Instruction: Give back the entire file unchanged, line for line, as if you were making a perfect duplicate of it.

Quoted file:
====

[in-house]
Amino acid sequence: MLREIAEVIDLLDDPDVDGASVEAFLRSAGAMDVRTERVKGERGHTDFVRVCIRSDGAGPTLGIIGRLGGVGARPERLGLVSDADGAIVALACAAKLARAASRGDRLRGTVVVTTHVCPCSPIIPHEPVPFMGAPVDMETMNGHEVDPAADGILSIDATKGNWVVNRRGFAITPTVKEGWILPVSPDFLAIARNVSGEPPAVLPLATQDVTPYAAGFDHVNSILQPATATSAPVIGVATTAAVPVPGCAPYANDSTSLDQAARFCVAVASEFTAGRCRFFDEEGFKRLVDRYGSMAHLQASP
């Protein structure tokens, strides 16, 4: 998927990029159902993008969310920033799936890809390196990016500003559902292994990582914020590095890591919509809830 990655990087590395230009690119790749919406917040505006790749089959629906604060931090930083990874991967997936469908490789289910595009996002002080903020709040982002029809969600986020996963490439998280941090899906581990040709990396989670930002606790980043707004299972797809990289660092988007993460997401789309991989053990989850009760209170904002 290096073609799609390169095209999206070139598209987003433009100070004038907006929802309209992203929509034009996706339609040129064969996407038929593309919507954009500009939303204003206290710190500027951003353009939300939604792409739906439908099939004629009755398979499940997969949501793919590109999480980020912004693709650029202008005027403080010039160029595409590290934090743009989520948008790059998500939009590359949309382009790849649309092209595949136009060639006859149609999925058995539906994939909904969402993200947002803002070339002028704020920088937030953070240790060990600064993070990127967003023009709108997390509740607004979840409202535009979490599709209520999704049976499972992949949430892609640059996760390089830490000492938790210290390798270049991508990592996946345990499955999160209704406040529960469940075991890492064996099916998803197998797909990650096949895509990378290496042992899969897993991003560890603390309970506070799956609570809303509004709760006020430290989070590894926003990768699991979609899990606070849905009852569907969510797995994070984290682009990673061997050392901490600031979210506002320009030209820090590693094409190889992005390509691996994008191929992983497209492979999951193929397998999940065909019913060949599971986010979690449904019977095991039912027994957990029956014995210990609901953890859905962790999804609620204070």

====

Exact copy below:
[in-house]
Amino acid sequence: MLREIAEVIDLLDDPDVDGASVEAFLRSAGAMDVRTERVKGERGHTDFVRVCIRSDGAGPTLGIIGRLGGVGARPERLGLVSDADGAIVALACAAKLARAASRGDRLRGTVVVTTHVCPCSPIIPHEPVPFMGAPVDMETMNGHEVDPAADGILSIDATKGNWVVNRRGFAITPTVKEGWILPVSPDFLAIARNVSGEPPAVLPLATQDVTPYAAGFDHVNSILQPATATSAPVIGVATTAAVPVPGCAPYANDSTSLDQAARFCVAVASEFTAGRCRFFDEEGFKRLVDRYGSMAHLQASP
């Protein structure tokens, strides 16, 4: 998927990029159902993008969310920033799936890809390196990016500003559902292994990582914020590095890591919509809830 990655990087590395230009690119790749919406917040505006790749089959629906604060931090930083990874991967997936469908490789289910595009996002002080903020709040982002029809969600986020996963490439998280941090899906581990040709990396989670930002606790980043707004299972797809990289660092988007993460997401789309991989053990989850009760209170904002 290096073609799609390169095209999206070139598209987003433009100070004038907006929802309209992203929509034009996706339609040129064969996407038929593309919507954009500009939303204003206290710190500027951003353009939300939604792409739906439908099939004629009755398979499940997969949501793919590109999480980020912004693709650029202008005027403080010039160029595409590290934090743009989520948008790059998500939009590359949309382009790849649309092209595949136009060639006859149609999925058995539906994939909904969402993200947002803002070339002028704020920088937030953070240790060990600064993070990127967003023009709108997390509740607004979840409202535009979490599709209520999704049976499972992949949430892609640059996760390089830490000492938790210290390798270049991508990592996946345990499955999160209704406040529960469940075991890492064996099916998803197998797909990650096949895509990378290496042992899969897993991003560890603390309970506070799956609570809303509004709760006020430290989070590894926003990768699991979609899990606070849905009852569907969510797995994070984290682009990673061997050392901490600031979210506002320009030209820090590693094409190889992005390509691996994008191929992983497209492979999951193929397998999940065909019913060949599971986010979690449904019977095991039912027994957990029956014995210990609901953890859905962790999804609620204070």